Raising an army quickly. with a combined number of about 35. King Edward married a beautiful English widow. they crossed to England and restored Henry VI to the throne. During the following eight years. He was enthusiastically supported by London and most lords in the South of England because of Queen Margaret's savagery and rumors that she intended to pillage all of England if she could. Although somewhat outnumbered.000 soldiers. instead of driving forward to take the city. was captured and imprisoned in the Tower of London. fled to France (1470). Supported by Louis XI of France. marched into London unopposed. Edward of York at the age of 19 was proclaimed King Edward IV. In 1464. King Henry. Queen Margaret lost her last minor battles and retired from the fray to relatives in France. 1461. Thousands died in the rout which followed. her helpless husband and their son fled to Scotland. The deposed Henry was captured (1465) and put into the Tower of London. entered the city instead. Warwick and Edward. continued(with Scottish aid) to raise resistance in the north until 1464. formed a stable government. perhaps 10. and assumed the throne as Edward IV.Warwick and the king's brother George. peace and some prosperity returned to the country as King Edward IV consolidated his strength. London was panic-stricken but Queen Margaret. hesitated. Edward IV ElizabethWoodville On March 4. conciliated many Lancastrian supporters. the new King Edward marched north in pursuit of the Lancastrian army. the Duke of York's eldest surviving son and now his heir. Although the Lancastrian cause now seemed hopeless. In the same year. after their defeat at Towton (March. Elizabeth Wydville. The Lancastrians. a quarrel broke out between Warwick and Edward IV after the latter's marriage to Elizabeth Woodville in 1464.Mortimer's Cross.000 men died on both sides during the battle and aftermath. The queen. the young King Edward fought brilliantly and fiercely. Earl of March. formed returned to the country as King Edward IV consolidated his strength. and repulsed the French naval forces in the Channel. allied against Edward. elderly and almost mindless. eventually breaking the Lancastrian line. and there became reconciled with Margaret of Anjou. The two armies. and began fathering heirs to his throne. 1461). met near Towton on March 29 and proceeded to hack at each other savagely. duke of Clarence. .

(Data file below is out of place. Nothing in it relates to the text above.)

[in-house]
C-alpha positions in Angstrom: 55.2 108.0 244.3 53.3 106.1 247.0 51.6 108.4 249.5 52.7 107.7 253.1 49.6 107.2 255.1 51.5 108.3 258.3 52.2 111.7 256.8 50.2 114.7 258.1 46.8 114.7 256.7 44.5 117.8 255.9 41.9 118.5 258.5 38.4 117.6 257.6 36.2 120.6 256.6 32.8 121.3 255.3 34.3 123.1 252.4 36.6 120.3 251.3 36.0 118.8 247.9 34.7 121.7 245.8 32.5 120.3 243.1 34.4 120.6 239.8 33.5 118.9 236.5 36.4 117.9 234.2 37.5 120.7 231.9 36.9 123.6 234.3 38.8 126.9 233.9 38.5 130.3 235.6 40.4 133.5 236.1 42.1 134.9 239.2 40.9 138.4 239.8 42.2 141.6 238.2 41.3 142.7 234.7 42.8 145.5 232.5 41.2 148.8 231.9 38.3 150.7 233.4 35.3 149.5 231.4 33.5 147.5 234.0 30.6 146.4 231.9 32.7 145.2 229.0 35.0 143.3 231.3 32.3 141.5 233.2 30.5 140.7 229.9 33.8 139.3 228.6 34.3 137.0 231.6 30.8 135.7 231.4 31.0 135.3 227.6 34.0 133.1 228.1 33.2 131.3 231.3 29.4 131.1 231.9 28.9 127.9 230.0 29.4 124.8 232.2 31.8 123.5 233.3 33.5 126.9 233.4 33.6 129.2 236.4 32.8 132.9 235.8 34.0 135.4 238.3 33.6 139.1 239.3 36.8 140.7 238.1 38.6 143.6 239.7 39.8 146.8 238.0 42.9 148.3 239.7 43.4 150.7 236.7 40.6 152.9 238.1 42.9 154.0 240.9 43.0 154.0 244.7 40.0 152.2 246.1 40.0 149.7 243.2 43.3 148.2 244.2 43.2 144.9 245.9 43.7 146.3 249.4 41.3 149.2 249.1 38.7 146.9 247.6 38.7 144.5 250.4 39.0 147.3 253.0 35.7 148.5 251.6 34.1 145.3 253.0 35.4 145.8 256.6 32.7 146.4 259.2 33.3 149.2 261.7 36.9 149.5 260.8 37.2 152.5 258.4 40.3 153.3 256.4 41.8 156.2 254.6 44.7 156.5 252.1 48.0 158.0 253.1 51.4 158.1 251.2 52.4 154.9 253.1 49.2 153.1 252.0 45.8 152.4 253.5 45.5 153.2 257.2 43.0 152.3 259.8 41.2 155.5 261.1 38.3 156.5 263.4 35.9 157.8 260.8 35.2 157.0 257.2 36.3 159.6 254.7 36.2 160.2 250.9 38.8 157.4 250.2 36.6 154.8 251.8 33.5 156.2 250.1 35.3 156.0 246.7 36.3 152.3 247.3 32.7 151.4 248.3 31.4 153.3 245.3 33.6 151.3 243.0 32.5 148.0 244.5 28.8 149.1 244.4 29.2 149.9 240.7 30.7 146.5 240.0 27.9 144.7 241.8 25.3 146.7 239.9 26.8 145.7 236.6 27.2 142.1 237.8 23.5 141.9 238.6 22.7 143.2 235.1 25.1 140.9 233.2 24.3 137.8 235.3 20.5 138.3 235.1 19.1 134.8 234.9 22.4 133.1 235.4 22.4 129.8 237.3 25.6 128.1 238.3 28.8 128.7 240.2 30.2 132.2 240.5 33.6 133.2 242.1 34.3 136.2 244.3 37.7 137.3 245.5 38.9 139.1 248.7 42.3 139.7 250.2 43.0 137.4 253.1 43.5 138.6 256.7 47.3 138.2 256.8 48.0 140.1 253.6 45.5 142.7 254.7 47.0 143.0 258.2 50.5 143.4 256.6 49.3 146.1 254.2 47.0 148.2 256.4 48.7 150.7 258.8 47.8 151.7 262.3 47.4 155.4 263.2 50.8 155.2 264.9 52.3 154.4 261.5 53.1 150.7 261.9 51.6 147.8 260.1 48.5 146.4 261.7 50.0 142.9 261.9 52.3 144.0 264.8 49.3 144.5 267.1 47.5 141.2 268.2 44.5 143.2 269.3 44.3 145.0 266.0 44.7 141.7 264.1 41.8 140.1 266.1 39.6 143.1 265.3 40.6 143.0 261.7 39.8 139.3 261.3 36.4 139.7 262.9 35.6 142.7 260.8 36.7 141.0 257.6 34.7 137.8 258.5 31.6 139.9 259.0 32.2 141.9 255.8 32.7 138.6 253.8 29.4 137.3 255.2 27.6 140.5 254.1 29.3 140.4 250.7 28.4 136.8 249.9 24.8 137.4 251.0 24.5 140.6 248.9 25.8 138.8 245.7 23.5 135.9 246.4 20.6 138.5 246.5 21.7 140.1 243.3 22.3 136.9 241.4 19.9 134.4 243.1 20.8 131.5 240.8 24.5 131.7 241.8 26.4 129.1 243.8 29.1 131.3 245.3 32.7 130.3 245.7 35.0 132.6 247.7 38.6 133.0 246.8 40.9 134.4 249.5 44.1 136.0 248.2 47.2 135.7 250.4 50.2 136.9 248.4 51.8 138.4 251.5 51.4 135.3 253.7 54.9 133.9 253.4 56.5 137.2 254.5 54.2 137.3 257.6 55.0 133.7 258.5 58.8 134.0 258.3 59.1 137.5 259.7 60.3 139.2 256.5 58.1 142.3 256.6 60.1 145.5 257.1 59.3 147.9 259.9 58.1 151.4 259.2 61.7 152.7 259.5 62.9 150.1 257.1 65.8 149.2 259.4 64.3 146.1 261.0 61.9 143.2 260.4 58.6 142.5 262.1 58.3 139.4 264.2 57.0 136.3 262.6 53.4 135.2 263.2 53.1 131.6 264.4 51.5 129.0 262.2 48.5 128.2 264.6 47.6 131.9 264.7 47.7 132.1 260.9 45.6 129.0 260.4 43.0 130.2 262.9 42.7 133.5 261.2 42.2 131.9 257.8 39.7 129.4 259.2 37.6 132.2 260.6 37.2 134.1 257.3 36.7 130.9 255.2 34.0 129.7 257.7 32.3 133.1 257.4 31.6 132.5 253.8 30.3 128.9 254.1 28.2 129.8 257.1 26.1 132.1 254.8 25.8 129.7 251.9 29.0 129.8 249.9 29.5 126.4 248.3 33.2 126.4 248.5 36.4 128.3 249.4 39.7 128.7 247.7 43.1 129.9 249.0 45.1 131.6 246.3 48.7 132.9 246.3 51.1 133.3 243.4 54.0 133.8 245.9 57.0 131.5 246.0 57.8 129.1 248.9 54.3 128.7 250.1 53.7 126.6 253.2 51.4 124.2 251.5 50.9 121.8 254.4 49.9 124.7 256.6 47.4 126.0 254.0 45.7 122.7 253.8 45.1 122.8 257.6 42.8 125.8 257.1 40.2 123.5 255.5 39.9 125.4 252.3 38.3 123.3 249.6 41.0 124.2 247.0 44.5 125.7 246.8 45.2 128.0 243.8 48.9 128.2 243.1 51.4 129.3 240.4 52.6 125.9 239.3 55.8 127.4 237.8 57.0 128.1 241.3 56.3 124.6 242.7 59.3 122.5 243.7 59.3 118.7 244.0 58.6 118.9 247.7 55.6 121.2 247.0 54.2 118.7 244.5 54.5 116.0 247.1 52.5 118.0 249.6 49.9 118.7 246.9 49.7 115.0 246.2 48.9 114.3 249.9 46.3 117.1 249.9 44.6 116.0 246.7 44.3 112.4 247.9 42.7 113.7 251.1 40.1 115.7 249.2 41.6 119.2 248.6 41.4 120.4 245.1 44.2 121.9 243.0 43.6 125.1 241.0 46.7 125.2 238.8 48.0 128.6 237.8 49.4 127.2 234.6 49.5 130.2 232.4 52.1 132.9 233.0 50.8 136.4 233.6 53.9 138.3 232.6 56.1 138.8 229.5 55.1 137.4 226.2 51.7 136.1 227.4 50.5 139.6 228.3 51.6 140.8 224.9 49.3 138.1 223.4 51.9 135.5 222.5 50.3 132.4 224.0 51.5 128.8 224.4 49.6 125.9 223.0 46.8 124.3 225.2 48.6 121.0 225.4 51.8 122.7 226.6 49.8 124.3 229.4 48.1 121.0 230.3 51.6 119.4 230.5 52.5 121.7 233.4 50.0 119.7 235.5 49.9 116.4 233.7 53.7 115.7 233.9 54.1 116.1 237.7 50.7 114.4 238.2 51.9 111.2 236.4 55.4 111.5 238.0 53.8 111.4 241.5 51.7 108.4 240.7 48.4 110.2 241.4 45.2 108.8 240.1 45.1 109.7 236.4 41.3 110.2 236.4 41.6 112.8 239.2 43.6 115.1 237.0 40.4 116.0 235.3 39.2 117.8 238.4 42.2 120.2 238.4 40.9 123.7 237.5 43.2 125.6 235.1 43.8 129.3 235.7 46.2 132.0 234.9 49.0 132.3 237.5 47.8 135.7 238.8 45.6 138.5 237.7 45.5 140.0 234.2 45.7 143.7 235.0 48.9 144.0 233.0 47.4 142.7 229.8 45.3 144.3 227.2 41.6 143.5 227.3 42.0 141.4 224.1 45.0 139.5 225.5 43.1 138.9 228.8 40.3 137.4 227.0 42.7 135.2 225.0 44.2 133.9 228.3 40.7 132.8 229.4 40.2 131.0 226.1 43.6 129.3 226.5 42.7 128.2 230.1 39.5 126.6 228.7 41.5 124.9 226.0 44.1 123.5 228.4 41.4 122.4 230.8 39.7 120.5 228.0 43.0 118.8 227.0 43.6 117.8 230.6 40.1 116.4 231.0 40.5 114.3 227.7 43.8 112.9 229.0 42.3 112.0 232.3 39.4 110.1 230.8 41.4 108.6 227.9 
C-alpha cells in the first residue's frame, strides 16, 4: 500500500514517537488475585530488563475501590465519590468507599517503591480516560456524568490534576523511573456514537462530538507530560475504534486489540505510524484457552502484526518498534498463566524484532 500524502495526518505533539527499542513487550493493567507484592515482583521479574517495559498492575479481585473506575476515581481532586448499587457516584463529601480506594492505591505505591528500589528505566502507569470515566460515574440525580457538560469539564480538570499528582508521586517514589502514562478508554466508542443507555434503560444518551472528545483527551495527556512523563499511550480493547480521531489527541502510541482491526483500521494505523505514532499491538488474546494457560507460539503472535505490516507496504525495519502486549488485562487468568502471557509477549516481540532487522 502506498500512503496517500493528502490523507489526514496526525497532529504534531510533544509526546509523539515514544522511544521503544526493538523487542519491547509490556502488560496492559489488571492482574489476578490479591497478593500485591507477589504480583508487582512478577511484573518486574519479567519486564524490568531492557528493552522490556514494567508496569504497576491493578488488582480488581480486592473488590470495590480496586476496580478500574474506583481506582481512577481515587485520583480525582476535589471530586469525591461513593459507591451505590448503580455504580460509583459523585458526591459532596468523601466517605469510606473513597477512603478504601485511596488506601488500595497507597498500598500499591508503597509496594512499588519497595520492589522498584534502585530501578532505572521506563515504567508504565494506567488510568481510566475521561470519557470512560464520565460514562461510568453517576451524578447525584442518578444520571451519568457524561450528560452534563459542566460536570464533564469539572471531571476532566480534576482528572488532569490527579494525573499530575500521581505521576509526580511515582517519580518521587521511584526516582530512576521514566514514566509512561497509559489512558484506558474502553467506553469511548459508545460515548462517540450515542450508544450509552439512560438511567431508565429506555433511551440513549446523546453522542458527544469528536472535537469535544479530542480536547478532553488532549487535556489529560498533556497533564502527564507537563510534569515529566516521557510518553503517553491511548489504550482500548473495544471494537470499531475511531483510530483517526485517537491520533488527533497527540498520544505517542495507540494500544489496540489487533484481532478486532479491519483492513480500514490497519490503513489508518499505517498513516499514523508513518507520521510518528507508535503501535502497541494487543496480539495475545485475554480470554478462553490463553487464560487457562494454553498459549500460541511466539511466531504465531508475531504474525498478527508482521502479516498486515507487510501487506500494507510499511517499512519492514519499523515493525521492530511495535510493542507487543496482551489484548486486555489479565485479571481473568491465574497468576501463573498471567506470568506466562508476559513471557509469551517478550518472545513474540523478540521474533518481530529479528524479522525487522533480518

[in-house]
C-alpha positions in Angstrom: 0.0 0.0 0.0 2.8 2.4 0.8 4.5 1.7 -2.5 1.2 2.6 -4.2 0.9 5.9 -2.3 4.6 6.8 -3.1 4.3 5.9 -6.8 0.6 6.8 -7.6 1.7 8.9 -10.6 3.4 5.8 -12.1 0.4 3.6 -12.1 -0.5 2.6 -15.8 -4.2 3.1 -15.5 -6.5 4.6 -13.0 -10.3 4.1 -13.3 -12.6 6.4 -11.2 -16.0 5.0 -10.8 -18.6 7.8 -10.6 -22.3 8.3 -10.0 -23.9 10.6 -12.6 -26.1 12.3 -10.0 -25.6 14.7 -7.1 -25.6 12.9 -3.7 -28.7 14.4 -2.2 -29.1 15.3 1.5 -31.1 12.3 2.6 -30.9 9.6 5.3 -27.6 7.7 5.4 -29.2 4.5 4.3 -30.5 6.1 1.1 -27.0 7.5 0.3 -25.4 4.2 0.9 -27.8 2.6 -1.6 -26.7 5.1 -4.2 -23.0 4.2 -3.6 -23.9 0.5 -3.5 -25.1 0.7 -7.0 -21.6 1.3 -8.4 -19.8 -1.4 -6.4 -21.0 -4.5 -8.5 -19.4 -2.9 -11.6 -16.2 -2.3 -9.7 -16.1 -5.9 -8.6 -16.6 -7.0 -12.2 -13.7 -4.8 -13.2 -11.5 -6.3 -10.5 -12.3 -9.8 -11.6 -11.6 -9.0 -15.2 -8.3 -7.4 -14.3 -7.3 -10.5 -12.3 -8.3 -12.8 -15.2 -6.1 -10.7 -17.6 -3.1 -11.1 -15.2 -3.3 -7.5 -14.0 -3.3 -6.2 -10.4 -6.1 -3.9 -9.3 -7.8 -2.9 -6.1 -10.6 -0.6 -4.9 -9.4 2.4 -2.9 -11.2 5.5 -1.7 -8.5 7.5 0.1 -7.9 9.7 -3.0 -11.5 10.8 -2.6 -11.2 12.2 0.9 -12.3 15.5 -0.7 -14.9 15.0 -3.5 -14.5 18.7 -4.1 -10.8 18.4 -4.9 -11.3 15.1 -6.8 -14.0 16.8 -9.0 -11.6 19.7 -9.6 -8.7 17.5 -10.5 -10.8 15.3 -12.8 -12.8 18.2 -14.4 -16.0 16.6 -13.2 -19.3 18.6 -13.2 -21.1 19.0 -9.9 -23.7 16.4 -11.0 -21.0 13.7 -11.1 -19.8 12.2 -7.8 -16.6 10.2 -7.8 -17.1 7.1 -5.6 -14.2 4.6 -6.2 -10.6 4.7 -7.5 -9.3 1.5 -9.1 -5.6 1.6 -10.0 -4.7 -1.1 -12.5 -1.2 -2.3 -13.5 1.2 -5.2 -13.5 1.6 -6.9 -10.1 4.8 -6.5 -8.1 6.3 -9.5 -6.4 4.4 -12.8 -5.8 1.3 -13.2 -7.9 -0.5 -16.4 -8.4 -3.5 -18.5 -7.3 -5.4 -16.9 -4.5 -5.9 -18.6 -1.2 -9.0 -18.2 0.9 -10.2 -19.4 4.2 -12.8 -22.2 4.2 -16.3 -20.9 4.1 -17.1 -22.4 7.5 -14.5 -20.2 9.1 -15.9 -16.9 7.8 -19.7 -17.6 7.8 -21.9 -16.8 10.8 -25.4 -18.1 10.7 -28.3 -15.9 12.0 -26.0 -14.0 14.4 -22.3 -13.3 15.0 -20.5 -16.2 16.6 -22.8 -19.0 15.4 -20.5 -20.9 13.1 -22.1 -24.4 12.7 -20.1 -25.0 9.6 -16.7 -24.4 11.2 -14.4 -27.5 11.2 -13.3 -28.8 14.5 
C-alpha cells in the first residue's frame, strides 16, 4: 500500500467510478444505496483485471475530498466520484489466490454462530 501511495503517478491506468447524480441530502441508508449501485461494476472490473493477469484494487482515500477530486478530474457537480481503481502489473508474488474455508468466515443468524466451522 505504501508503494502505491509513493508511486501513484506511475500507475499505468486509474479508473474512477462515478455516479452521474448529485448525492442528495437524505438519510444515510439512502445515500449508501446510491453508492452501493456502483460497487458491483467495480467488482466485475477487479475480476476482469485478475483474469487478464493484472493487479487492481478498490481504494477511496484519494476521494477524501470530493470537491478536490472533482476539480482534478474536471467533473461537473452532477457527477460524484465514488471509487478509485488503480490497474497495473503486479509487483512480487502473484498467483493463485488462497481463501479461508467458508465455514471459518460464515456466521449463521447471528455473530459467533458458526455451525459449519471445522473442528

himself.The Wars of the Roses were not over yet. the remaining Lancastrian sympathisers decided to take advantage of the confusion with an uprising on the Scottish border. Warwick decided that his best chance for ruling England was to reinstate the Lancastrian King Henry and rule through him. Crushing his opponents at the Battle of Lose-Coat Field (March 12. to France. King Edward and his loyal youngest brother Richard were almost captured before fleeing to Ghent in the Low Countries. however. Warwick had succeeded in reversing the outcome of the previous wars and the Lancastrian line was again on the throne of England. supported by the die-hard Lancastrians in England. was not without resources and supporters. While Warwick waited for Parliament to assemble. and his brothers had been among the strongest. with the king's brother. Caught entirely by surprise and without a standing army. and most successful of the Yorkist adherents but. Richard Neville. of course. Edward was able to put together a substantial force and make a landing in Yorkshire in mid-March of the following year. perhaps even. now that the fighting was past. Edward pardoned his brother George and the Duke of Warwick for their actions and then moved to clean up the Lancastrian rebellion. the Earl of Warwick. Warwick was forced to capitulate and King Edward was back in command. releasing a confused Henry VI from his secure residence in the Tower of releasing a confused Henry VI from his secure residence in the Tower of London. Edward out-generaled his opponents. 1471. Unsatisfied by this situation. Richard Neville. Warwick made a landing in the West Country in September 1470. rose against the king. Duke of Clarence and. placed him back on the throne with. himself as the chief minister of government. Warwick marched into London and. George. By sudden movements and feints. Warwick tried to raise an army quickly once this became known but was forced to flee. For this feat. most fervent. Warwick attempted to raise an army to lead against the Lancastrians but could get no support from the lords and populace until they were assured that the popular King Edward was safe and his own master. With a sizeable loan from the Duke of Burgundy. Although Warwick and his supporters managed to bring large forces against him. Warwick made an alliance with the King's gullible younger brother. supported by his own powerful and extensive family. Edward then discovered evidence that the rebellion had actually been instigated by Warwick and George. Edward's small army managed to scatter and confuse Warwick's Lancastrians and open the way to London. Almost without a blow being struck. though in exile. Warwick succeeded in capturing the king and called for a parliament with the purpose of deposing King Edward and placing on the throne the king's easily-led younger brother or. Duke of Clarence. Earl of Warwick acquired the nickname 'The Kingmaker. found themselves being pushed out of government and influence by King Edward's preference for the ambitious relatives of his wife. 1470). Supported by Queen Margaret and her French connections. . for the purpose of showing that Edward could not control the kingdom. in the summer of 1469. In France.' King Edward.